There is growing support for research into the feasibility of the ‘Lelyline’: a very fast train connection between Amsterdam and Friesland/Groningen, at the Dutch parliament in The Hague
To this end, a new rail line between Lelystad and Groningen must be constructed. By constructing the Lely line, the travel time between the North and the Randstad can be reduced by one hour. Such a connection would have profound consequences for Groningen’s economy.
On Monday 25 November, a motion will be put to the vote in the Lower House in which the petitioners CDA, D66, ChristenUnie and VVD will ask the government to investigate the feasibility of a new rail link: the Lely line.
The Lely line is a proposed Dutch rail connection between Lelystad and Groningen with stations in at least Emmeloord, Heerenveen and Drachten. The proposed railway line is named after Cornelis Lely, the civil engineer who masterminded the Zuiderzee works.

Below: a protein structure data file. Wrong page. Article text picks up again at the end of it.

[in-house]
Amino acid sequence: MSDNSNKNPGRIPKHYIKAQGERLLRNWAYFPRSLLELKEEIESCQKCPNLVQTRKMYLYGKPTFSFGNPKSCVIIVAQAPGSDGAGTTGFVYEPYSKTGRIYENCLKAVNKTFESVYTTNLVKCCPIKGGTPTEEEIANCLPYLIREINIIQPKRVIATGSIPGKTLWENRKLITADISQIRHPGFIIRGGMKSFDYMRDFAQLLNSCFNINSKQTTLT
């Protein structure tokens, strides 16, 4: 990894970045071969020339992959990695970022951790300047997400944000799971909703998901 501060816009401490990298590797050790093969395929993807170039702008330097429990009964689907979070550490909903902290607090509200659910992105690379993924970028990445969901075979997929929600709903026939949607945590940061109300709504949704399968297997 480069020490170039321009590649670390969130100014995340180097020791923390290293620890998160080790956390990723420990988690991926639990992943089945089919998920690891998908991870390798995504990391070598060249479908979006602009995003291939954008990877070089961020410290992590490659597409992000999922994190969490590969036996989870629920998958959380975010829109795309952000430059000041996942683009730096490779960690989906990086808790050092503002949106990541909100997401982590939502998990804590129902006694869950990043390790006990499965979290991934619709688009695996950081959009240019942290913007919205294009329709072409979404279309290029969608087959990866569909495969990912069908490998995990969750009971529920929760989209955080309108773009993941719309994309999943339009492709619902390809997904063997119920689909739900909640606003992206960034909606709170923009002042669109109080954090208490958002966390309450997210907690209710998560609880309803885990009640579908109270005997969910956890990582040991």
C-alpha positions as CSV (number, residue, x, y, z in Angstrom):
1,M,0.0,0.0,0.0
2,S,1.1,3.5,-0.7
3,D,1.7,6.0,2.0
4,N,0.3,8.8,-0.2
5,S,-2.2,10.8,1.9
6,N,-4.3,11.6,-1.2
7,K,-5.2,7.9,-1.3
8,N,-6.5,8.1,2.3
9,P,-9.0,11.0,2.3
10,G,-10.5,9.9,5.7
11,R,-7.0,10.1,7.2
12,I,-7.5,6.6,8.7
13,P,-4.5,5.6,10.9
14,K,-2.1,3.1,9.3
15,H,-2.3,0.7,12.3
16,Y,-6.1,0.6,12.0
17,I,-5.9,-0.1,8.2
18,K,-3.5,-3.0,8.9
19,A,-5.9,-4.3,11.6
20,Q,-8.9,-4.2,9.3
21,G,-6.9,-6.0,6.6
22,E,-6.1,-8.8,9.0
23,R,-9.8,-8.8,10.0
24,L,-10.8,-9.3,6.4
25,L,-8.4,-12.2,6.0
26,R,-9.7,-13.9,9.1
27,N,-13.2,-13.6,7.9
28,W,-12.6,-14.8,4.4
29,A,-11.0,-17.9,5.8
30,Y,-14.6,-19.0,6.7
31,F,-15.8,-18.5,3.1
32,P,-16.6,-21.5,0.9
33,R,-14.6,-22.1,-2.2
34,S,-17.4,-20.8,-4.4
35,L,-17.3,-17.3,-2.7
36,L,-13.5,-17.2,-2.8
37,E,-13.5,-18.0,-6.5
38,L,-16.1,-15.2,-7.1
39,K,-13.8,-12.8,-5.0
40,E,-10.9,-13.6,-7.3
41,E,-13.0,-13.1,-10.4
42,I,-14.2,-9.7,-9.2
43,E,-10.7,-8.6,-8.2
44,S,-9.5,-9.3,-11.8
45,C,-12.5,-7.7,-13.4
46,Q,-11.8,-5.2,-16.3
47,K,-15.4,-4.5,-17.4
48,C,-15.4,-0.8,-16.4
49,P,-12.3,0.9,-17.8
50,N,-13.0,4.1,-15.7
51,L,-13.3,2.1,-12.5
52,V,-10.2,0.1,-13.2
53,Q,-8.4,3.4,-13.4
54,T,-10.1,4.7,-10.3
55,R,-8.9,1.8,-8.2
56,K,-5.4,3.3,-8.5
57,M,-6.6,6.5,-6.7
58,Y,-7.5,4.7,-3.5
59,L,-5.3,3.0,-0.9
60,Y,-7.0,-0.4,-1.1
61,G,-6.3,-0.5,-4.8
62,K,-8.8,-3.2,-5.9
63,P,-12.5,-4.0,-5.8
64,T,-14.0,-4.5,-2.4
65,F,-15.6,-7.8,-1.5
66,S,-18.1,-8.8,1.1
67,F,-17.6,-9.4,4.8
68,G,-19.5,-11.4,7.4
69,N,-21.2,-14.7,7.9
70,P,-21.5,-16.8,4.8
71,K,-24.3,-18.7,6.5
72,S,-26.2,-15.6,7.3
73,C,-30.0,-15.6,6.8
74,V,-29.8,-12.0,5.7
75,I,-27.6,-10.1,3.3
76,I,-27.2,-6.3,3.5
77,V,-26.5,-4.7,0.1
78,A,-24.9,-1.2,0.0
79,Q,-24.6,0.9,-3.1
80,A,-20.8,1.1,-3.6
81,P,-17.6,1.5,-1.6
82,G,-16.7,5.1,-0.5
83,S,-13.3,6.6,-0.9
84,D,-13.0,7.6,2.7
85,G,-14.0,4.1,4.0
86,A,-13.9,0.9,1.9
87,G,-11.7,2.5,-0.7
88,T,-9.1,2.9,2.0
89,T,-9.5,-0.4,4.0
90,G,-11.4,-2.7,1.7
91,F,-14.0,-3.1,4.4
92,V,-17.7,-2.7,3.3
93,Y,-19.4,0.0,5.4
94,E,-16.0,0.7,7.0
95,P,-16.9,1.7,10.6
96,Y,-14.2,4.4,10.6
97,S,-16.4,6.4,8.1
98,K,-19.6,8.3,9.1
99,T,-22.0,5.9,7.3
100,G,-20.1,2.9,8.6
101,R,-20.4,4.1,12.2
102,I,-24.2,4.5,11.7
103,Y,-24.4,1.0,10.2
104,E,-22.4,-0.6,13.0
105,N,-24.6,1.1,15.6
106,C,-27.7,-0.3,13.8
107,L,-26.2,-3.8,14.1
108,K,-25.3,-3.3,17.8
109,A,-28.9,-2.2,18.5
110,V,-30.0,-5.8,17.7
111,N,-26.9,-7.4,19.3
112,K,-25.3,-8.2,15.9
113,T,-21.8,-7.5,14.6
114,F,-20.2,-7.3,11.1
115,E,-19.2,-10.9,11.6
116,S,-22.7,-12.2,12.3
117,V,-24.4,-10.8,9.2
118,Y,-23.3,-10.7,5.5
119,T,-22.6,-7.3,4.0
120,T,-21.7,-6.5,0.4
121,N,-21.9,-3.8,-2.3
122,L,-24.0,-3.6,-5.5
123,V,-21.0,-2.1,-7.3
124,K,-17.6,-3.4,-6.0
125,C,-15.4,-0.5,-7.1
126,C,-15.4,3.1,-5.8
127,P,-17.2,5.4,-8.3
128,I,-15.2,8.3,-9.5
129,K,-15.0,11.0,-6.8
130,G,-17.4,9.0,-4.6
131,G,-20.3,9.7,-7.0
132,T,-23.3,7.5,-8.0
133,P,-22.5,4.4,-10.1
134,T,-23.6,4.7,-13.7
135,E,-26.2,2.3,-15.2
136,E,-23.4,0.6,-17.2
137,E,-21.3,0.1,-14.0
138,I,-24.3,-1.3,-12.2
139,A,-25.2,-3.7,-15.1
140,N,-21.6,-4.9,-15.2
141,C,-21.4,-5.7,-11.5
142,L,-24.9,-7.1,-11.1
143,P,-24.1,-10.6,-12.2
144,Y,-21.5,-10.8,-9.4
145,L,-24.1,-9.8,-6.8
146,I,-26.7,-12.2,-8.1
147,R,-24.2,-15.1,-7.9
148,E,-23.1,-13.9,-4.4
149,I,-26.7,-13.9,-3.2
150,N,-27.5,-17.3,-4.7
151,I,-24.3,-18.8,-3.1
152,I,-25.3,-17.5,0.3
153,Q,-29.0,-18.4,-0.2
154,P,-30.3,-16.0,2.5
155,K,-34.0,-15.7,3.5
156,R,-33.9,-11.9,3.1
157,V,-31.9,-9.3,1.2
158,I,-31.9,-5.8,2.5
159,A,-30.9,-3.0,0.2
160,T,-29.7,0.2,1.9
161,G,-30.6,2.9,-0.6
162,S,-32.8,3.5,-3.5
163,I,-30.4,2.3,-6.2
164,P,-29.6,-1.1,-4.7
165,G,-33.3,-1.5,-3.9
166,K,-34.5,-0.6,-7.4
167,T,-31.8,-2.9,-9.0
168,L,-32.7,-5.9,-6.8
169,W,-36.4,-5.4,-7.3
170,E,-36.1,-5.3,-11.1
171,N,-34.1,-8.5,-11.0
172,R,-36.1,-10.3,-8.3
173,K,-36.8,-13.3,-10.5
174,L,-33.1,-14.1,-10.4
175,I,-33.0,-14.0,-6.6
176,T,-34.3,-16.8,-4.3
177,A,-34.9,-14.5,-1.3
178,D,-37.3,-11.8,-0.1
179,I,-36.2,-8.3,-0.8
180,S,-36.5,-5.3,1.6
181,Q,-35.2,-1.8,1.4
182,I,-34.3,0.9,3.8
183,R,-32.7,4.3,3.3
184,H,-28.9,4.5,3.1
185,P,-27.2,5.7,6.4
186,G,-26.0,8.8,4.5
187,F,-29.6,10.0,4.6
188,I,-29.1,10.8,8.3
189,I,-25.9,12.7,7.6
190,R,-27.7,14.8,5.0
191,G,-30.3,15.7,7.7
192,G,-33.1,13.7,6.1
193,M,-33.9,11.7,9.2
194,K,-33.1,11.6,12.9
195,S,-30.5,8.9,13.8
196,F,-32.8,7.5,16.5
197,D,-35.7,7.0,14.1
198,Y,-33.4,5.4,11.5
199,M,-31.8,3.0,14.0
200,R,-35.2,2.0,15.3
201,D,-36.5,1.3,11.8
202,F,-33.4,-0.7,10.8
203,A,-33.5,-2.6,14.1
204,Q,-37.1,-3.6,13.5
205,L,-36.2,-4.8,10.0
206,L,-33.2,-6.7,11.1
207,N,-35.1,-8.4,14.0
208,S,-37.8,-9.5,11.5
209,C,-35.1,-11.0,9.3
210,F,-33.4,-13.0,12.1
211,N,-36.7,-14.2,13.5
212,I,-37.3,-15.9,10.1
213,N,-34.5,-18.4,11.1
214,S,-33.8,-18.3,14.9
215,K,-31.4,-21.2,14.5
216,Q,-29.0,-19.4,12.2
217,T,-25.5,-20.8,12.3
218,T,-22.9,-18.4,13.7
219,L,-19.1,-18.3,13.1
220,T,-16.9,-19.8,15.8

It is somewhat remarkable that there is again interest in the Lely line in the Lower House, as similar plans were rejected in the recent past. This may have to do with the fact that it is becoming too busy on the track near Zwolle, causing delays and scheduling issues.
Moreover, MPs want faster train connections throughout Europe, as an alternative to flying. And that includes a fast connection between the Randstad and Groningen, which could then be extended to Hamburg and Berlin.
President and CEO of the NS Roger van Boxtel is also a strong proponent of a separate Lely line, which could cost significant amounts of money.
The Lely line will yield a much greater train gain than improvements to the Hanze line, which, as it became known last week, will provide a time gain of just 4 minutes between Rotterdam and Groningen.
Consequences for Groningen
The consequences for Groningen of the construction of such a line are potentially enormous, with Groningen being less peripheral, compared to other parts of the Netherlands. It will become more attractive for offices to settle around the Central station. And people who work in the Randstad can continue to live in Groningen.
Groningen will also become part of a European network thanks to the Lely line that can be extended to Germany, meaning faster connections for the entire country. Many will point to Groningen’s remoteness having inspired significant marketing of the city as a city, not just as a part of the country.